The Onyx gemstone is said to represent strength, wisdom and authenticity. Those are precisely the qualities Onyx FC aims to stand for as the UAE’s first fully female-owned football club.
Women’s football in the UAE has not always had a large following, but in the past 20 years the sport has become increasingly popular in the country.
That growing interest led to the creation of the women’s national team in 2010, who made their debut in the West Asian Football Championship the same year. Subsequently, in 2012, the UAE introduced its first women’s football league – for under-13 and under-16 players – where teams were given a quota of having 15 Emiratis out of 20 total players in each squad.
But while there were leagues, teams and sub-categories for women’s football, there was still room for a fully female-owned and led club. Onyx FC claimed that badge of honour when it was founded in 2022.
It was started by four coaching mentors – Lauren McMurchie, Georgia Adderley, Lisa Hayhoe and Hind Al Zarouni – all of whom are Uefa-licensed coaches.
Onyx offers training for competitive female players, and the club takes part in an 11-a-side and a seven-a-side league run by the Expat Football Association, the fastest growing football league in Dubai which boasts more than 4,000 active players.
They also run social football programs open to women of all abilities which currently counts around 200 members. For younger players, Onyx offers a girls academy for children aged four to 18.
While three of the four founding coaches work for the club on a part-time basis, McMurchie runs Onyx FC full-time. With a master’s degree in sports coaching and experience of representing the Scotland national team at youth level, McMurchie brings years of expertise to the UAE football scene.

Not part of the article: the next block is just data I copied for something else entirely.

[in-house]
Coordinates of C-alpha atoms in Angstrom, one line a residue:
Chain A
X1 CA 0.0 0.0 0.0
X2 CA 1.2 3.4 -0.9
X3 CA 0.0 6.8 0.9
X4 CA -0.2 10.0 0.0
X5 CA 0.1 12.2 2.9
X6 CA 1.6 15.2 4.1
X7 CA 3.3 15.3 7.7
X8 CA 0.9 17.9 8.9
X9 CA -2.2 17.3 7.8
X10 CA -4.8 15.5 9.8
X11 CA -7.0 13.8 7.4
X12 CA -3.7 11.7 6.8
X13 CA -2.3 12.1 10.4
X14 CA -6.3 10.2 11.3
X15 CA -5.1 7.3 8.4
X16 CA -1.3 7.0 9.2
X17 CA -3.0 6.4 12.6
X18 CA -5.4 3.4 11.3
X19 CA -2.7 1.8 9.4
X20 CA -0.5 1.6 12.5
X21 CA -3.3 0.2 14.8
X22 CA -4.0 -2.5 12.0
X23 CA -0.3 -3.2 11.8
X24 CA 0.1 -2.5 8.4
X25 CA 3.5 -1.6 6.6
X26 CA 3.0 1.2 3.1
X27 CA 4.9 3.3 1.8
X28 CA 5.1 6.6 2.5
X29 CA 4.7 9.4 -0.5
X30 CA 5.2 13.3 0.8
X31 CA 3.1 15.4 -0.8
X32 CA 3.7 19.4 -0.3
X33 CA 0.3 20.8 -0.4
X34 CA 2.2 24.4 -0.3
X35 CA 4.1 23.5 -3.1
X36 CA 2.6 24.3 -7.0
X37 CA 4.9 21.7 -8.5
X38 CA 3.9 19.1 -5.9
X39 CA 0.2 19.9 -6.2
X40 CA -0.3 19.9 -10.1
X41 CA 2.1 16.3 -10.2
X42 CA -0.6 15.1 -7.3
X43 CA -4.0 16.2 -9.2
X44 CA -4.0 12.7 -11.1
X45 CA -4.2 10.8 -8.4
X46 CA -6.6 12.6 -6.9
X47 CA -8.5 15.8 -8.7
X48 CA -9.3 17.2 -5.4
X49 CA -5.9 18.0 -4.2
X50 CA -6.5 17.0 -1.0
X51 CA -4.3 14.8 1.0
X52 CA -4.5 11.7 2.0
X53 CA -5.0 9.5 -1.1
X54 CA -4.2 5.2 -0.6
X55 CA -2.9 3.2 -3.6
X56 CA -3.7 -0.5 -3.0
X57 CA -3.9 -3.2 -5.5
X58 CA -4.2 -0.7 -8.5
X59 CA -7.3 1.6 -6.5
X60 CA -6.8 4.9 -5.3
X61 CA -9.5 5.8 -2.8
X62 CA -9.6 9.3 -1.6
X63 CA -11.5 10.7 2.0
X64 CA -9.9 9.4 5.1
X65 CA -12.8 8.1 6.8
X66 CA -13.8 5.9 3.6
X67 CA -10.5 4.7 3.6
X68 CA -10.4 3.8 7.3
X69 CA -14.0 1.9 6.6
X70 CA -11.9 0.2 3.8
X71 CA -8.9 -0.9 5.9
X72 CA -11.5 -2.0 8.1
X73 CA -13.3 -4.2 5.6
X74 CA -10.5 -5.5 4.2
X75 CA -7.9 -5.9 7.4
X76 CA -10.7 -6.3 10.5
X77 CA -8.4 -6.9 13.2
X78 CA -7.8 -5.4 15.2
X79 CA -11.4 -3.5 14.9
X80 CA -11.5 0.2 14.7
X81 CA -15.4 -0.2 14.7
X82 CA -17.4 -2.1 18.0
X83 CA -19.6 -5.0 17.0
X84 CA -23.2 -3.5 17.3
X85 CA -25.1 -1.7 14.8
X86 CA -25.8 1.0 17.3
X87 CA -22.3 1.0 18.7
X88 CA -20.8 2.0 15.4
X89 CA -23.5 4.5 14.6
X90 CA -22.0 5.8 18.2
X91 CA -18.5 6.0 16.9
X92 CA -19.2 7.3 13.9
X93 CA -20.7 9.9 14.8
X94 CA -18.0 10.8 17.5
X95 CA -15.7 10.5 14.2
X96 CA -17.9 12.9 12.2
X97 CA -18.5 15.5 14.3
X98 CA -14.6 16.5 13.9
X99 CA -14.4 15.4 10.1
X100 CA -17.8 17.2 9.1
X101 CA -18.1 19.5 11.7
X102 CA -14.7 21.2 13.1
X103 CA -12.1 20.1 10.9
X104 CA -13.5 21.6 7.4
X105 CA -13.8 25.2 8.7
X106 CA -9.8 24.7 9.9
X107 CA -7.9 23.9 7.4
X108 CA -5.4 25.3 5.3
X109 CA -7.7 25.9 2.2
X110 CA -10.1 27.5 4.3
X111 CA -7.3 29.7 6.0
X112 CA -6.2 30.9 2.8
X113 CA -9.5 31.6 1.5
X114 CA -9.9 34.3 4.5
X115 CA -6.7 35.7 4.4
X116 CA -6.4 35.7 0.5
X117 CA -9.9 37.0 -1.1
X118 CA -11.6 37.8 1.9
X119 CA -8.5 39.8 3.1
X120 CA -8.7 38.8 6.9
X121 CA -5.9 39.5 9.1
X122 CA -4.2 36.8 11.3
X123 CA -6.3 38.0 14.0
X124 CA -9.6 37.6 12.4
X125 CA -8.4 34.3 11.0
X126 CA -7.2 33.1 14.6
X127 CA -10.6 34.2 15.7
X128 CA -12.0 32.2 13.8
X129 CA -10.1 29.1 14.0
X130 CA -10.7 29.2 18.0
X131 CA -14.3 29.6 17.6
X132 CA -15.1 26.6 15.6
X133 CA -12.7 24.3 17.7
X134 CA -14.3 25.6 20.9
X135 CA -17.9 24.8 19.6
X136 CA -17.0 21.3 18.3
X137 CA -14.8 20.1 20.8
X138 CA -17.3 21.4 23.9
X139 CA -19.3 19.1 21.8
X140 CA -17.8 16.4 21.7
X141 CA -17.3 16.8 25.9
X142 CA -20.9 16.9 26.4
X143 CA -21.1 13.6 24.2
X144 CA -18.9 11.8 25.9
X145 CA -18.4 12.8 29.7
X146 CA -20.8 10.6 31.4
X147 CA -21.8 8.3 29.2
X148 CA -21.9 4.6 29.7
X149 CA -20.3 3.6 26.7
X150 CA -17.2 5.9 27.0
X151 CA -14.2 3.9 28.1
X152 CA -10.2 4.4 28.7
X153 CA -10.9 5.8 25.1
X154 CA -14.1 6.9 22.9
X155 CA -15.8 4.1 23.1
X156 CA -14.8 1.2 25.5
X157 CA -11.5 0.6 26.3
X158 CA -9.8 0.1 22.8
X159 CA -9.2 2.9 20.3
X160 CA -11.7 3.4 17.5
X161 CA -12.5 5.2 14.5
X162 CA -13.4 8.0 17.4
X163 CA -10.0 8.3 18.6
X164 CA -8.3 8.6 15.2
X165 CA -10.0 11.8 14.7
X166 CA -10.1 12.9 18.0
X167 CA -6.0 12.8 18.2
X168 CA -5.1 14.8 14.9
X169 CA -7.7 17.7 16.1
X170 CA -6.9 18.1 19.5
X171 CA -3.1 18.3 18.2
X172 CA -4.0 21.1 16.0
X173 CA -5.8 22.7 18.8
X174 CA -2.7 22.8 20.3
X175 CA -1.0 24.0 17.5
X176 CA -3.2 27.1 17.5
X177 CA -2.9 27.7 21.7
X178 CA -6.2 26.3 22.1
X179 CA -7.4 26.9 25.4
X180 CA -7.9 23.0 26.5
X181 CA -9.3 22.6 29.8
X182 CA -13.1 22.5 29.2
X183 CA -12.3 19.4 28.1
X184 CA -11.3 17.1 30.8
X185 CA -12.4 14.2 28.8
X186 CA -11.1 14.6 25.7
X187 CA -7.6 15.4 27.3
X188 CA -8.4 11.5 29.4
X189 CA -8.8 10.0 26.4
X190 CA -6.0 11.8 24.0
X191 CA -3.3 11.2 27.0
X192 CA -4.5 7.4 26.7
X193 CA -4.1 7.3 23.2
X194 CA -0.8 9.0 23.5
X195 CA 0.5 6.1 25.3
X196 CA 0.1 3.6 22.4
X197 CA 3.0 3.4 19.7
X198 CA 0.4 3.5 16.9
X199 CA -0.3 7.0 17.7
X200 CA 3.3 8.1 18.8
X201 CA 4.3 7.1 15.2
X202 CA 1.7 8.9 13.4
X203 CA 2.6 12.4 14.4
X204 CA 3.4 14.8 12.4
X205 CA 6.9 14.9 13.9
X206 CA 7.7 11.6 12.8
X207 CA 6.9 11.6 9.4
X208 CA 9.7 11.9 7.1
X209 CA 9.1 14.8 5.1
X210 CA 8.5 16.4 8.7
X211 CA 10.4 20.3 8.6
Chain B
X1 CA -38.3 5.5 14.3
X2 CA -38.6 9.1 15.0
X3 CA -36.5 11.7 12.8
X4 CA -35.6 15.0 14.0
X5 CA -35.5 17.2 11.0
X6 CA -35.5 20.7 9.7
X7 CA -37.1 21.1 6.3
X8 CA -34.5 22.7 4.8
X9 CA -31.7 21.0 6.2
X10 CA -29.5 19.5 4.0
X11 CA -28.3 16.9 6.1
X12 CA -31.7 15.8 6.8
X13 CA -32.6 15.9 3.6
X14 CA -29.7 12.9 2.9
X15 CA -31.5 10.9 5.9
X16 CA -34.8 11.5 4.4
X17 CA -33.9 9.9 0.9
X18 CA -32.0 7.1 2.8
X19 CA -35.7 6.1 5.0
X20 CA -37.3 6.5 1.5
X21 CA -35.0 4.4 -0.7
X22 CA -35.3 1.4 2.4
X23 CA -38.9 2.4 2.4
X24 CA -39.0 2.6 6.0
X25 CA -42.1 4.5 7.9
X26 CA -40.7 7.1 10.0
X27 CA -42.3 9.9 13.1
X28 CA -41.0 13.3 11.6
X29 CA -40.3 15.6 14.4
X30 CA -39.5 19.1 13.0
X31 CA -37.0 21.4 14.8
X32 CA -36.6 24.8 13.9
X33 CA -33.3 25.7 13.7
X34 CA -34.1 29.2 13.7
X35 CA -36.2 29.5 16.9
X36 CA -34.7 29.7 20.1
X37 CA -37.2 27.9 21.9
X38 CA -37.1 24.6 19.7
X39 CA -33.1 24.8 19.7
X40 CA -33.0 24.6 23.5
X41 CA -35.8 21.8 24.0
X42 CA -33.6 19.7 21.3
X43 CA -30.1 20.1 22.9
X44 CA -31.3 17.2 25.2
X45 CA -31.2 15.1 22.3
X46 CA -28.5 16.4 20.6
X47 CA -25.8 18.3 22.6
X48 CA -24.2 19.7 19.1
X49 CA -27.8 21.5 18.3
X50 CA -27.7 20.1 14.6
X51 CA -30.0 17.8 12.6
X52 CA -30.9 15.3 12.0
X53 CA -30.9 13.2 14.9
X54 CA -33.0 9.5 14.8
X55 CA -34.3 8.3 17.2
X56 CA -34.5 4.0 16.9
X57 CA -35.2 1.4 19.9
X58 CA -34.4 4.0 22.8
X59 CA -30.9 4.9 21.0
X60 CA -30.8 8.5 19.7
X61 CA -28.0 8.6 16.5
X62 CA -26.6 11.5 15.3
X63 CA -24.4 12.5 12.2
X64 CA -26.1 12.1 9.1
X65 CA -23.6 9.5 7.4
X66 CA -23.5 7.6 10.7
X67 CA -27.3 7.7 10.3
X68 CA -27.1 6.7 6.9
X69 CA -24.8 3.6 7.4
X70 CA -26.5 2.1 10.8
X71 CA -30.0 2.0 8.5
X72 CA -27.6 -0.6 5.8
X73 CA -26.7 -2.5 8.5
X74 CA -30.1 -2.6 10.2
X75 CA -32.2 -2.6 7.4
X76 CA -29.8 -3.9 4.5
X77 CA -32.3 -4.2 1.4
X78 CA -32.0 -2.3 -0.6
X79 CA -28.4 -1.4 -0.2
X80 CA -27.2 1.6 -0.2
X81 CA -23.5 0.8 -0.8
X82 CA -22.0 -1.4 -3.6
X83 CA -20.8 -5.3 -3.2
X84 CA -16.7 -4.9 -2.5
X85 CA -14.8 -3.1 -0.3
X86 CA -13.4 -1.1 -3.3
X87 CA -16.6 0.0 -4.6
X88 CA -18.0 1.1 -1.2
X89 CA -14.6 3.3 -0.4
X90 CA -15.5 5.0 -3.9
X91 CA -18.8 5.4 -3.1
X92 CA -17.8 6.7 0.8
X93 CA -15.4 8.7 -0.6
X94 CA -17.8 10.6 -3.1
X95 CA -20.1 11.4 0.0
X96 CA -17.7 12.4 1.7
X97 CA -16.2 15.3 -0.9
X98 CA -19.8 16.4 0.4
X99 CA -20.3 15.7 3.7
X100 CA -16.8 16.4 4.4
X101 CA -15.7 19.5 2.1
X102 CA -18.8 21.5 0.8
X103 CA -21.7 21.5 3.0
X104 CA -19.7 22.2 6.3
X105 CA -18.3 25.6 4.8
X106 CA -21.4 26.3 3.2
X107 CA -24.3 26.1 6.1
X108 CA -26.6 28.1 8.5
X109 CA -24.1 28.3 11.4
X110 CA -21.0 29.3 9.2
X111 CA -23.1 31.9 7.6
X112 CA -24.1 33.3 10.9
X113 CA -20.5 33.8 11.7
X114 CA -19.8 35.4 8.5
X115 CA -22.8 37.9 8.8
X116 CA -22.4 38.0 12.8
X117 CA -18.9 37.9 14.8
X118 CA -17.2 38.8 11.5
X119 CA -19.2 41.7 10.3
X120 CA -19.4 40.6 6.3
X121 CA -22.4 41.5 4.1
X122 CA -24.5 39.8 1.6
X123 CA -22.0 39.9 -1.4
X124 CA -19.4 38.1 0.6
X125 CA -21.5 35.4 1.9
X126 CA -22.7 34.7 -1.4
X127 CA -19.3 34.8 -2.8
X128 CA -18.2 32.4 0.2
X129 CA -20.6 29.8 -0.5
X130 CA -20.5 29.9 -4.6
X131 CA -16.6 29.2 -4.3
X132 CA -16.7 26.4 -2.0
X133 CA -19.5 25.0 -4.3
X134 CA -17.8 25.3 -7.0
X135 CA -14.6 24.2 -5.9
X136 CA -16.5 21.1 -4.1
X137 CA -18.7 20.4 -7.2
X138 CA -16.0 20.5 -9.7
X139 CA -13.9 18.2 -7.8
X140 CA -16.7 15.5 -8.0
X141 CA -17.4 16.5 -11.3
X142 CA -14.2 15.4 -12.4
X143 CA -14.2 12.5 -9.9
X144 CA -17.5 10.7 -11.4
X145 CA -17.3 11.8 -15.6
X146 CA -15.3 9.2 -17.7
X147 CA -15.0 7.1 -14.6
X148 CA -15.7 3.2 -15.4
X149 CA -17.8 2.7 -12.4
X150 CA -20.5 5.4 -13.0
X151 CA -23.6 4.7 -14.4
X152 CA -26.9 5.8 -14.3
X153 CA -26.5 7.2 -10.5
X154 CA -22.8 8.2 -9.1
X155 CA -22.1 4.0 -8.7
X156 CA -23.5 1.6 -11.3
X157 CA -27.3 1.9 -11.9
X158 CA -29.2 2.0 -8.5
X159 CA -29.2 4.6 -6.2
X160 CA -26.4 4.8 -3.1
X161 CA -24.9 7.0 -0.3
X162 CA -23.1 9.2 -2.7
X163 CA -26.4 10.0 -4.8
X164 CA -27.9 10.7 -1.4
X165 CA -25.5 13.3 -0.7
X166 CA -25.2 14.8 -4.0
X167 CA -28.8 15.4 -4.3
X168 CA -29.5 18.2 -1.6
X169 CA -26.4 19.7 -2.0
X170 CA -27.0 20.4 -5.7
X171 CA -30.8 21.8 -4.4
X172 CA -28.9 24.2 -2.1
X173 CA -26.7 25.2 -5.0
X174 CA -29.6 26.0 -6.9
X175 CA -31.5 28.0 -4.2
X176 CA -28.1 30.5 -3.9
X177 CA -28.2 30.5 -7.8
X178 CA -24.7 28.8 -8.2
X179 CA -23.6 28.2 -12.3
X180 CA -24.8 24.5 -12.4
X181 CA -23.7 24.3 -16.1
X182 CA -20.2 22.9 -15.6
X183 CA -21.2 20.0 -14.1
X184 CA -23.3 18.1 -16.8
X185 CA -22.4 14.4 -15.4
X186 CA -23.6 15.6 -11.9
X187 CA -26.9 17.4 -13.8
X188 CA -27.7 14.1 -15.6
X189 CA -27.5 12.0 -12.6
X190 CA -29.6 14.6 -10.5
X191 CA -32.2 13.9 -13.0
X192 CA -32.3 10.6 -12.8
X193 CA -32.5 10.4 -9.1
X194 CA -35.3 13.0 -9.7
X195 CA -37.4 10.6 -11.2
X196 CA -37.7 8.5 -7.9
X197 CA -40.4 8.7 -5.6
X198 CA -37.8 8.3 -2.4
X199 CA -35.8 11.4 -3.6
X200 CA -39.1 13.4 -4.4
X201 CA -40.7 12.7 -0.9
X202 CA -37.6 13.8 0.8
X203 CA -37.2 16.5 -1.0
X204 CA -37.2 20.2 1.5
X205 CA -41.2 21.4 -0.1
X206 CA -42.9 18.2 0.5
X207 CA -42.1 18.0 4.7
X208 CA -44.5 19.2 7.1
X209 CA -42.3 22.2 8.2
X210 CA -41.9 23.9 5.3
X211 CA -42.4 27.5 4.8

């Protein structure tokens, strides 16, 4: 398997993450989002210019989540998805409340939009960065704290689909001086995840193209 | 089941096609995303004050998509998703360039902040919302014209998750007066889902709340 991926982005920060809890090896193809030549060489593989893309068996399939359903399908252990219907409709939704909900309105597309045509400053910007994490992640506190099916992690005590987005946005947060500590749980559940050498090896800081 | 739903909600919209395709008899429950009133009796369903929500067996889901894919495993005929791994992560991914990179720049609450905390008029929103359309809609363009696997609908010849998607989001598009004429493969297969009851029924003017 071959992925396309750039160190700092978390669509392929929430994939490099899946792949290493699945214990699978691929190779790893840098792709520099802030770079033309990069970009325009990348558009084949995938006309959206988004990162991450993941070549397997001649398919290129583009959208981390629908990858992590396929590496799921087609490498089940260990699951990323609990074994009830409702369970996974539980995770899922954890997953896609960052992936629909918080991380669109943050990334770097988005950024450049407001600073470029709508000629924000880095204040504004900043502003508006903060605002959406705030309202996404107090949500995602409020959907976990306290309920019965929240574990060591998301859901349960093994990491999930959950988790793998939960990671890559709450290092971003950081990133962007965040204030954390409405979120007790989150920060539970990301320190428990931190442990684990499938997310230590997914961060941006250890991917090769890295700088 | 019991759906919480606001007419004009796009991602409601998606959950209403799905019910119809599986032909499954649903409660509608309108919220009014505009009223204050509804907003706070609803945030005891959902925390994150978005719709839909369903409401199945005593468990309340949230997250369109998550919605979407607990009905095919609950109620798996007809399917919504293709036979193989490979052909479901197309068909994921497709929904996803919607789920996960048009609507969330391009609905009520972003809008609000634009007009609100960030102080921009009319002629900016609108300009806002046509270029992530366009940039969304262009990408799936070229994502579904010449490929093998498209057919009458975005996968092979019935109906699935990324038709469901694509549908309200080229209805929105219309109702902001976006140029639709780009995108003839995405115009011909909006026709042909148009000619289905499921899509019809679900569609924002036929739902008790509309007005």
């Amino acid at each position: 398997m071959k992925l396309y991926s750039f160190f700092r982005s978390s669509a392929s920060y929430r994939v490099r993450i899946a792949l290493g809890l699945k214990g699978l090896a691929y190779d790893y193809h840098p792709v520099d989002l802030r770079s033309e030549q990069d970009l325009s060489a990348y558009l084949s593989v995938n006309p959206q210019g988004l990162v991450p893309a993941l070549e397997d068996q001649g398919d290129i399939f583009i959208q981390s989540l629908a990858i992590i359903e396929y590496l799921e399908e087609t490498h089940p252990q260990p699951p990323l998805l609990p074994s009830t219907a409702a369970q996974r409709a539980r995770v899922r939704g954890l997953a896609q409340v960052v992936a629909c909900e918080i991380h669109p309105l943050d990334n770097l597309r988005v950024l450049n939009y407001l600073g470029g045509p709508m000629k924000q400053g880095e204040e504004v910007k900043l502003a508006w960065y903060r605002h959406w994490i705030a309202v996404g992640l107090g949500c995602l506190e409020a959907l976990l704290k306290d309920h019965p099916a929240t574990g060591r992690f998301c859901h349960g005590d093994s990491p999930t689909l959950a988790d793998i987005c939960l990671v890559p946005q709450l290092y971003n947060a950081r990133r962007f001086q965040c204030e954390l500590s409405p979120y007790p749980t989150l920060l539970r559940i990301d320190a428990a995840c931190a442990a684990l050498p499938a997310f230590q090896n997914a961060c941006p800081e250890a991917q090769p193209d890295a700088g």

“We came together as four co-founders, myself alongside Georgia, Lisa, and Hind, and we embarked on a journey to provide a women’s only club to empower women and girls to be the best that they can be," McMurchie said. "Together, we hope to create a welcoming environment and a pathway that provides longevity for female football players in the UAE and beyond.”
Growing up, McMurchie never thought she would be an entrepreneur, but said she has always been independent, resilient and hard-working.
“I have an ambitious side to my personality which I’m sure was emboldened throughout my playing career at Glasgow City and at youth level with the Scotland national team," she added.
"I believe the similarities between competitive sport and entrepreneurship are undeniable: adaptability, competitiveness, resilience and hard work are some that come to mind. My characteristics are definitely shared and balanced well with the expertise of my fellow co-founders which helps us empower the women of the UAE to realise their own ambitions.”
While Onyx FC's modest origins are important, McMurchie is determined to increase the club’s numbers, and therefore make a lasting impact on the growth and development of women’s football in the UAE.
“There has been a lot of growth in the UAE, especially within the last two years,” she said. “We have seen a huge increase in interest since the introduction of the UAE FA’s 11-a-side women’s league. Providing this league for women to compete shows their support for the long-term growth of the sport.”
Her co-founder, Al Zarouni, is an Emirati national who feels passionately about incorporating women’s football into the country’s future.
“My ultimate vision would be for Onyx FC to be the leading female football club in the UAE, in particular providing exceptional coaching for Emirati females," she said.
"Of course, as a proud Emirati female, I believe in providing opportunities for Emirati females to thrive in the football world.
"I would like to encourage females to be authentic and be able to provide various opportunities for other women. A few pieces of advice that personally helped me include working hard towards your passion, viewing every challenge as an opportunity to learn and grow, and finally asking for help when needed.”
Many perceive the Middle East and the Arab world to be restrictive towards women in sport, but Al Zarouni has a different view.
“In the UAE, our identifications are not considered limiting factors. I was never hindered by the fact that I am a female Emirati. We are encouraged to work towards our passion no matter what field it is in,” she said.
Participation in women's football in the region is undoubtedly on the rise, fuelled in part by the 2022 World Cup in Qatar, and surely increased further by the spectacular Women's World Cup that has just finished in Australia and New Zealand.
This trend makes the existence of a club like Onyx FC all the more vital.